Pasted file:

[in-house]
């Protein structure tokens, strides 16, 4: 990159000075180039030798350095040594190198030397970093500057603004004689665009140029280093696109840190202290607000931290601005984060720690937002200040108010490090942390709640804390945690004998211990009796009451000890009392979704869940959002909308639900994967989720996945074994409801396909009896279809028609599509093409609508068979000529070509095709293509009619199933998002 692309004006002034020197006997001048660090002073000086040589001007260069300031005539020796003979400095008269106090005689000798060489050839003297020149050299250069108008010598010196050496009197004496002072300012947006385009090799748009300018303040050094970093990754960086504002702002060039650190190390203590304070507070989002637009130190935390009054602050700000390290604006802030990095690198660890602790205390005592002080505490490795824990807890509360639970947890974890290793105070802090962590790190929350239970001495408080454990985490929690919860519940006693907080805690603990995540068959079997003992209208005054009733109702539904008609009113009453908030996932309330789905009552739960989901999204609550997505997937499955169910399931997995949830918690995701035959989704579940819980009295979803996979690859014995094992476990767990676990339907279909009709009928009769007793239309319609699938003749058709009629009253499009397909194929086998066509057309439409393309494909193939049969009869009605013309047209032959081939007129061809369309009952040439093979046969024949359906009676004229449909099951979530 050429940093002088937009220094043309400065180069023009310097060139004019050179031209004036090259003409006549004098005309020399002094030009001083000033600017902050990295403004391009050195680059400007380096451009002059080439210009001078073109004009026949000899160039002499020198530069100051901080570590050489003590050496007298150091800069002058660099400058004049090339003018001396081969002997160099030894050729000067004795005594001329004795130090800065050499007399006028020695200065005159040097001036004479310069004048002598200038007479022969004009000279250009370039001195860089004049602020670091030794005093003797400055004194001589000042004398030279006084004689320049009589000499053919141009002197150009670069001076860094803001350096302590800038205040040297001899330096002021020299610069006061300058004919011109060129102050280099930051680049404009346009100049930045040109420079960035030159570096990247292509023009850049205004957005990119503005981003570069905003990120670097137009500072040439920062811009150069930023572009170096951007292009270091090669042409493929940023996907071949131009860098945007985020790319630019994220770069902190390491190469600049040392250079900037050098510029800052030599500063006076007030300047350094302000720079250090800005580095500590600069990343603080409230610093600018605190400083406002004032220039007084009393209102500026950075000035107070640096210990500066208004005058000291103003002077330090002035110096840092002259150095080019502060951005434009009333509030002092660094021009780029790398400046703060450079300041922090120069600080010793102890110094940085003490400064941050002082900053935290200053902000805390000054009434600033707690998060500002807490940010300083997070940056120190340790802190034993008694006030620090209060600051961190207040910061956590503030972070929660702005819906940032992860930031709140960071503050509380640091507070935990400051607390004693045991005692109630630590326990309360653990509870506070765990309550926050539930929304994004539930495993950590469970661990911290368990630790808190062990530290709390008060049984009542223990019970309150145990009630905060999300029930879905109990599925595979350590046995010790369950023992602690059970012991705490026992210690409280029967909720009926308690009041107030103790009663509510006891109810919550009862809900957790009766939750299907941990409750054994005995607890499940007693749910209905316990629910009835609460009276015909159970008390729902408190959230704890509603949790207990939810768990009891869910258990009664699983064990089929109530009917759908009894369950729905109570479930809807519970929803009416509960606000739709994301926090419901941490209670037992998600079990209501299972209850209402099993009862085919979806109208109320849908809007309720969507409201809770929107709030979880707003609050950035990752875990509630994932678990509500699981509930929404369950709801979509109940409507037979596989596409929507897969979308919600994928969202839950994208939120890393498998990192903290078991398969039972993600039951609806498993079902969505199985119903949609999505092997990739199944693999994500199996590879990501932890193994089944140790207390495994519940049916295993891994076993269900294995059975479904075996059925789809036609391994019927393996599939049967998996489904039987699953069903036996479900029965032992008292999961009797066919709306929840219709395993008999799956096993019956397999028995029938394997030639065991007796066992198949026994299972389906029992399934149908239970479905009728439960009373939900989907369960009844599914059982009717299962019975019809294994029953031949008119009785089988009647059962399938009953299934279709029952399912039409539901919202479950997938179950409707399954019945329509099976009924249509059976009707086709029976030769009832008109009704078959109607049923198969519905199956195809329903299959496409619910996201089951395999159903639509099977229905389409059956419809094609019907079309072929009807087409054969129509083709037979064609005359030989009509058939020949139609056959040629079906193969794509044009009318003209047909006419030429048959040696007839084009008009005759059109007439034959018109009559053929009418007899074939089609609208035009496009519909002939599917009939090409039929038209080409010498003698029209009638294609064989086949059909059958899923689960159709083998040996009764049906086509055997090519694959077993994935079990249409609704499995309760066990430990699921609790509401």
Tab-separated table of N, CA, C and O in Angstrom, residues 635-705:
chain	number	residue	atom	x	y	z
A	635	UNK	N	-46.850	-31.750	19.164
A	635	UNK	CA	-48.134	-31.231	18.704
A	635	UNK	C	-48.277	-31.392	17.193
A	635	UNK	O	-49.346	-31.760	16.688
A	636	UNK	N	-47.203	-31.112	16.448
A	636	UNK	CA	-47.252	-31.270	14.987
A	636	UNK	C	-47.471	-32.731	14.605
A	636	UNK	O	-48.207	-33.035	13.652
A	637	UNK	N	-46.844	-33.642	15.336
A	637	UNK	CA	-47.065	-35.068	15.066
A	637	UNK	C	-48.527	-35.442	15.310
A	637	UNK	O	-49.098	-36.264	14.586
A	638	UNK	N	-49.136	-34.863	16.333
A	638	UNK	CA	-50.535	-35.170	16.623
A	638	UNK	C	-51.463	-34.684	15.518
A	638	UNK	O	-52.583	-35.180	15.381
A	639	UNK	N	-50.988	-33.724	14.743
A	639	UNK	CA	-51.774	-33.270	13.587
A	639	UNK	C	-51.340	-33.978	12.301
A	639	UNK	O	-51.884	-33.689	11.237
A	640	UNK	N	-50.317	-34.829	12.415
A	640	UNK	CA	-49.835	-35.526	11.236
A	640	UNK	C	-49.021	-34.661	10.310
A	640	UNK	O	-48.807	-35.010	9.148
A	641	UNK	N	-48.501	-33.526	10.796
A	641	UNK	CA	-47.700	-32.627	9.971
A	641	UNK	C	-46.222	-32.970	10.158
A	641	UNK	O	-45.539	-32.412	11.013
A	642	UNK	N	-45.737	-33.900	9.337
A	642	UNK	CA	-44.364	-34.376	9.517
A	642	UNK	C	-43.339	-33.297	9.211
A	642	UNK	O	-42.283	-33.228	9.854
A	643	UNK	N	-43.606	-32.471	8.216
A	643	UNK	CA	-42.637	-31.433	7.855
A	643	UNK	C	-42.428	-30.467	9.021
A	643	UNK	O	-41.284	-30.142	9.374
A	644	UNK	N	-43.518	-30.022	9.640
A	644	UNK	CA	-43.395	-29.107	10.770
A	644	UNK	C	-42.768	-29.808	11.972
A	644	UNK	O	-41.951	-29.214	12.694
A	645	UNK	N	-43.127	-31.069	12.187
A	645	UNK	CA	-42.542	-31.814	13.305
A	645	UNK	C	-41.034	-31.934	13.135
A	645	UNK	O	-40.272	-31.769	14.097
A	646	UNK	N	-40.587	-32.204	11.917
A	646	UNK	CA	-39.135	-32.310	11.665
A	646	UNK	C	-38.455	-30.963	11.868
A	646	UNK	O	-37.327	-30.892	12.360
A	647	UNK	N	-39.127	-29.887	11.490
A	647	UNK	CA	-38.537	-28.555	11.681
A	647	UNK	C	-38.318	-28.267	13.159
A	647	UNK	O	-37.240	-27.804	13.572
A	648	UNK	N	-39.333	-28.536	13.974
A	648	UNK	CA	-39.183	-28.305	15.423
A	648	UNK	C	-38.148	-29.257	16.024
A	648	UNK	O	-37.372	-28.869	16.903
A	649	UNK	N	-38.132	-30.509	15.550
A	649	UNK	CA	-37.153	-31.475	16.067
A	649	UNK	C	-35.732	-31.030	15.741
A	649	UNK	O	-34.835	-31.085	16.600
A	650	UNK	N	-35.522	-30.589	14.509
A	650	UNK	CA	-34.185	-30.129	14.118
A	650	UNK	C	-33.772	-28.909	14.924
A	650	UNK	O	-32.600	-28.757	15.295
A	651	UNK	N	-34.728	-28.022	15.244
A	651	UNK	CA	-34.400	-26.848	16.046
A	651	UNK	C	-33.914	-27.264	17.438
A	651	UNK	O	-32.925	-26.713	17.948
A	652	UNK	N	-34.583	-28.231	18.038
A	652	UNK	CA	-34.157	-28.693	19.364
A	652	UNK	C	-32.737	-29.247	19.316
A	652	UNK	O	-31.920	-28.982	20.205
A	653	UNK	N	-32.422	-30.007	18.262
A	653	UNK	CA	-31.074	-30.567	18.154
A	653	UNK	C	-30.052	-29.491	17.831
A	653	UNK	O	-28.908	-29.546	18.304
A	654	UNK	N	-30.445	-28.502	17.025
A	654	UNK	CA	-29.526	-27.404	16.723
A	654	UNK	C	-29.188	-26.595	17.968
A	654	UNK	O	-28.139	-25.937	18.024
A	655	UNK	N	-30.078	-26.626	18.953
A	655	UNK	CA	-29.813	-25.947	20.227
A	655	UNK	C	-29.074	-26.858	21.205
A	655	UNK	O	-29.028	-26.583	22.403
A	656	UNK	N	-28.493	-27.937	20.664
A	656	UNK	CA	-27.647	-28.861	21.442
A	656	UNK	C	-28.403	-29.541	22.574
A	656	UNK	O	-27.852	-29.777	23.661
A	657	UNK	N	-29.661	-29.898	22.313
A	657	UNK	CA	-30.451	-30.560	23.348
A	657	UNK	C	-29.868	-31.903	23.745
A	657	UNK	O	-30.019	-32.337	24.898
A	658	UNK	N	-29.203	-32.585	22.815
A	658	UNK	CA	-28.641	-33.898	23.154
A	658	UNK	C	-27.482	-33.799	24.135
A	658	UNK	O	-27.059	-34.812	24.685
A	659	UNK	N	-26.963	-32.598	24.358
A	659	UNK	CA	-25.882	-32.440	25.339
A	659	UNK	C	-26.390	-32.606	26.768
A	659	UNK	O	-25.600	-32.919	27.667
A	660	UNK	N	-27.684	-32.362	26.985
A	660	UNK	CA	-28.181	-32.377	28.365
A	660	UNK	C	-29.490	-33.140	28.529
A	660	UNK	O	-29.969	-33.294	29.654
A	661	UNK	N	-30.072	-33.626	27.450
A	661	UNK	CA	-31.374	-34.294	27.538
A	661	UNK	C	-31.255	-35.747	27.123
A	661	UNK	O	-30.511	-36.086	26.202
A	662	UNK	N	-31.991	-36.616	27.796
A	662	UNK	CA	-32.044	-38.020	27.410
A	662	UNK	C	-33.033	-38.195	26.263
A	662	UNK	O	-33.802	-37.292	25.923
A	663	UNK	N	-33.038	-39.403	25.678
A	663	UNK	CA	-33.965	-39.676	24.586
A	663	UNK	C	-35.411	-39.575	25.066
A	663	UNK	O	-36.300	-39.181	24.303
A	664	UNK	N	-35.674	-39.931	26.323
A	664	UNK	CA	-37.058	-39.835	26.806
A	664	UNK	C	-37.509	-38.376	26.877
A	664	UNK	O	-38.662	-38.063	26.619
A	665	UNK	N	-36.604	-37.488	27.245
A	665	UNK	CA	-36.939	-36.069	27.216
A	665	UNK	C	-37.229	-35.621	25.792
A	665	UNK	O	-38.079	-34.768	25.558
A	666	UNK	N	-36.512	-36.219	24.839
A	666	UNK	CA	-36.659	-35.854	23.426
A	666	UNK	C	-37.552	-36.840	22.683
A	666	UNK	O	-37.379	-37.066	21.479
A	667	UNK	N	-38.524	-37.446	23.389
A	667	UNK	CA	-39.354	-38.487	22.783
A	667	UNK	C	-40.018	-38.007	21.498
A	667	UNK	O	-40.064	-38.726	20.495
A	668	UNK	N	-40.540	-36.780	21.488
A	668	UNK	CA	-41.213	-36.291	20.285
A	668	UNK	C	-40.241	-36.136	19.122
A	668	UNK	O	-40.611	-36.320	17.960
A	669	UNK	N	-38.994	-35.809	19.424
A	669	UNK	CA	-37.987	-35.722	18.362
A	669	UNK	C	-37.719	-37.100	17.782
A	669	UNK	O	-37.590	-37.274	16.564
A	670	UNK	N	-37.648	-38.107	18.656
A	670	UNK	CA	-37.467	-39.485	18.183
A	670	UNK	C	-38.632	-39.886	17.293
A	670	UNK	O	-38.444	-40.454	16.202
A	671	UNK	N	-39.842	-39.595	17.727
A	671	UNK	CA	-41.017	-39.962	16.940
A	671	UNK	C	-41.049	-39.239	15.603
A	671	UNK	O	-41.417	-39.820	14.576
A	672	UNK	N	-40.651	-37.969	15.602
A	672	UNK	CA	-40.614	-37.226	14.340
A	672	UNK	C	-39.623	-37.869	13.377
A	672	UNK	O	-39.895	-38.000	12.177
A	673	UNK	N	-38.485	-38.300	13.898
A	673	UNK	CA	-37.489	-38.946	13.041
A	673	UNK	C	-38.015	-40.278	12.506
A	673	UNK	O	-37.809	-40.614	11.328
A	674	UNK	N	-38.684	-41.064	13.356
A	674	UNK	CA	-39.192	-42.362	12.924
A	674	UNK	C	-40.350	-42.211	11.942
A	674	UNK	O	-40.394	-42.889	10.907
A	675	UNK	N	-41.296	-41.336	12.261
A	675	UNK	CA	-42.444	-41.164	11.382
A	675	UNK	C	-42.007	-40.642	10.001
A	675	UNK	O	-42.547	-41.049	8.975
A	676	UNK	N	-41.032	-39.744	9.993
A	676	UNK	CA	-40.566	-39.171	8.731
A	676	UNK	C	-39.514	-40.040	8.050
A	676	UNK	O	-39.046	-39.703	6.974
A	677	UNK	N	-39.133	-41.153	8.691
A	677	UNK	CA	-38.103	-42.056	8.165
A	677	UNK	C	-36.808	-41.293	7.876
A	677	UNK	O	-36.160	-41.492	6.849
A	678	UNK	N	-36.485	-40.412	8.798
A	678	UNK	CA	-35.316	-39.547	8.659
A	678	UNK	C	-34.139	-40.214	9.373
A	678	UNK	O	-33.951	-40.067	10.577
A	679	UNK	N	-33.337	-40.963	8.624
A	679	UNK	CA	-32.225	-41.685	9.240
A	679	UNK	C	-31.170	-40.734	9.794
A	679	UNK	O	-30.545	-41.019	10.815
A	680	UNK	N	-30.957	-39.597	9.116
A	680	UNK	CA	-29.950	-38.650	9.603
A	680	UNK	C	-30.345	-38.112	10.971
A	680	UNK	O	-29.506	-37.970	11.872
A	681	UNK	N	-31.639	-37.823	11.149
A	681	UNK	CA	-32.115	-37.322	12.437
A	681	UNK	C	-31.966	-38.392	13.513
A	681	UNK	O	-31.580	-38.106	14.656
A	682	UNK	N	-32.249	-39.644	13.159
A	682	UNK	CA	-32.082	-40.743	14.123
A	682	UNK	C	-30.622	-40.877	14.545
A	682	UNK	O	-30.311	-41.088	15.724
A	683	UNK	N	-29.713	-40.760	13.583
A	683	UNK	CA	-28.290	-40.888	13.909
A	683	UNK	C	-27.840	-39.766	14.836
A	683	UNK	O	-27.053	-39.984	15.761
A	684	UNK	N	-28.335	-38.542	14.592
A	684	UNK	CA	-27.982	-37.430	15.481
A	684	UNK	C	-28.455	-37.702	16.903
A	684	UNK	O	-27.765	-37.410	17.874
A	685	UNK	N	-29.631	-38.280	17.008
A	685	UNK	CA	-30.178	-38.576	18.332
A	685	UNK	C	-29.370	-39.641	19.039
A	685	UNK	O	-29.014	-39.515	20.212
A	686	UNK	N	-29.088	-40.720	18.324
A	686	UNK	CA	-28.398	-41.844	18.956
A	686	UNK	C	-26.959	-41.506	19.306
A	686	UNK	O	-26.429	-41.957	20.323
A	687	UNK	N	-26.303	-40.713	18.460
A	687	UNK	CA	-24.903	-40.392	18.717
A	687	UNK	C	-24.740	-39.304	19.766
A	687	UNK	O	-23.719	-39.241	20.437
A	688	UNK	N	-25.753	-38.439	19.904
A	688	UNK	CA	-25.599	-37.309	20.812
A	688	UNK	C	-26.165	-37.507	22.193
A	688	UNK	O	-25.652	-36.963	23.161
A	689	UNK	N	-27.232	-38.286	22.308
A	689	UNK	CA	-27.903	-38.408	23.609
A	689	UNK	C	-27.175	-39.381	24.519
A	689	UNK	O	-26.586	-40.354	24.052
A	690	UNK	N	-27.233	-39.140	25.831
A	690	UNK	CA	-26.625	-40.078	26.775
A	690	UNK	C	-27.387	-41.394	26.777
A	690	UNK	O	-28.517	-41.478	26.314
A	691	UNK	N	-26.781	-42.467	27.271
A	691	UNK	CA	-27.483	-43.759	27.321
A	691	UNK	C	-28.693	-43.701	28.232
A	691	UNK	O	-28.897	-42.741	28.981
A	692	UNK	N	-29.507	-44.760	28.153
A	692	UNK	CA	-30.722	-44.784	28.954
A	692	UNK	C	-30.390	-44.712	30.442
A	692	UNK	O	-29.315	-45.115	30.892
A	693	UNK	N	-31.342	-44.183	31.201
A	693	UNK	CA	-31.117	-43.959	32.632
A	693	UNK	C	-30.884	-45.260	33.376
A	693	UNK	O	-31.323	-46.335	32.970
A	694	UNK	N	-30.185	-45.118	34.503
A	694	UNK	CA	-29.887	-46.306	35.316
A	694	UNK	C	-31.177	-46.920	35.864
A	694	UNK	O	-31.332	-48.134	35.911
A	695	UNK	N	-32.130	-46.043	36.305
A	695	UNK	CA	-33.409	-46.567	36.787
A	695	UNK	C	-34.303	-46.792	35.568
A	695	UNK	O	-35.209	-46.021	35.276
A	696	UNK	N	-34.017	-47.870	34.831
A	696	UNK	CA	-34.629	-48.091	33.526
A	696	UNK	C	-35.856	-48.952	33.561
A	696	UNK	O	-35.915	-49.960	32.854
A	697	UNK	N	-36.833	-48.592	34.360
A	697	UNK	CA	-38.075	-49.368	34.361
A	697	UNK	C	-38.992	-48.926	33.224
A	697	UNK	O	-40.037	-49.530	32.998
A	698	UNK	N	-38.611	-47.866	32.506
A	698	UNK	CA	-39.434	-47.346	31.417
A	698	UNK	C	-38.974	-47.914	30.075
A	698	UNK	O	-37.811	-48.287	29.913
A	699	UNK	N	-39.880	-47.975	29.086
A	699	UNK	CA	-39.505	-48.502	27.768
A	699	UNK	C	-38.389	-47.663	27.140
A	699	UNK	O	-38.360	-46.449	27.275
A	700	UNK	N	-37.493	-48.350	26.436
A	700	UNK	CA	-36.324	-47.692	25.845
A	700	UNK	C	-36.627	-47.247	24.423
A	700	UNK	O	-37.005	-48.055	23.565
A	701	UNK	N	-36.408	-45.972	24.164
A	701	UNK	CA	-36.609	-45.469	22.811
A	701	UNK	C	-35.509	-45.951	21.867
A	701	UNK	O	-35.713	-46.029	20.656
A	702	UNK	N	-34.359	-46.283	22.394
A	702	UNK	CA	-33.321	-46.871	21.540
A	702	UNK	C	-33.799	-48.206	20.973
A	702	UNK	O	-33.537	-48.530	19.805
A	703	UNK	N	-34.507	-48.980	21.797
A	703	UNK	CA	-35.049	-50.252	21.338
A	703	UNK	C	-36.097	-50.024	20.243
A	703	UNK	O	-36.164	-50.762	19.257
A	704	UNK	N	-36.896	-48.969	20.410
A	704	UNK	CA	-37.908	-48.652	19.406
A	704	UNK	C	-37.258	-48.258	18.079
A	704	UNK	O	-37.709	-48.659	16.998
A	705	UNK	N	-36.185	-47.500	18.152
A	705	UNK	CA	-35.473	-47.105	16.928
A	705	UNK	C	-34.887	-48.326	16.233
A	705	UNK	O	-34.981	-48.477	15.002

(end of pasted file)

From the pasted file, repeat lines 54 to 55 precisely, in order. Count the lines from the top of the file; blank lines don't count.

A	647	UNK	CA	-38.537	-28.555	11.681
A	647	UNK	C	-38.318	-28.267	13.159